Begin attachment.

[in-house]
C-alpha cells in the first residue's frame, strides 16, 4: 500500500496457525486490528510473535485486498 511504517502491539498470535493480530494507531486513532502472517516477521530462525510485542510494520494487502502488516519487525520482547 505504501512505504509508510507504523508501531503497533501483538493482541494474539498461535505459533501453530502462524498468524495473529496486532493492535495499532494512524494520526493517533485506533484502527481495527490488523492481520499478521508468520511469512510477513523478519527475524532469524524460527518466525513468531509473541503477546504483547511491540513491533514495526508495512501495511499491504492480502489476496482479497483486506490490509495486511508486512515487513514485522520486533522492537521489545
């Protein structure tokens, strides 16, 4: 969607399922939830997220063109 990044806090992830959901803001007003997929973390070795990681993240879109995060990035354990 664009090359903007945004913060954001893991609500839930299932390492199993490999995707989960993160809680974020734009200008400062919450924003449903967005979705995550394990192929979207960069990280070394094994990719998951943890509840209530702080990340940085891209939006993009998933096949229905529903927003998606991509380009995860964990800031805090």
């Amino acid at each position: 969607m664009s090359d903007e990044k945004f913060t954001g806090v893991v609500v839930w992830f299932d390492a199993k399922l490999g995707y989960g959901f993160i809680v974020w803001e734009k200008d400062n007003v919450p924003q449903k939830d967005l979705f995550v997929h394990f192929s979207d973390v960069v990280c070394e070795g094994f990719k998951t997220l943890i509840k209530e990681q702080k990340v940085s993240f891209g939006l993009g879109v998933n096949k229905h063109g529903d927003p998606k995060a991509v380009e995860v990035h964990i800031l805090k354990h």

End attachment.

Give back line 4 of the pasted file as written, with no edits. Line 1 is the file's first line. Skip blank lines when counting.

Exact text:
């Amino acid at each position: 969607m664009s090359d903007e990044k945004f913060t954001g806090v893991v609500v839930w992830f299932d390492a199993k399922l490999g995707y989960g959901f993160i809680v974020w803001e734009k200008d400062n007003v919450p924003q449903k939830d967005l979705f995550v997929h394990f192929s979207d973390v960069v990280c070394e070795g094994f990719k998951t997220l943890i509840k209530e990681q702080k990340v940085s993240f891209g939006l993009g879109v998933n096949k229905h063109g529903d927003p998606k995060a991509v380009e995860v990035h964990i800031l805090k354990h």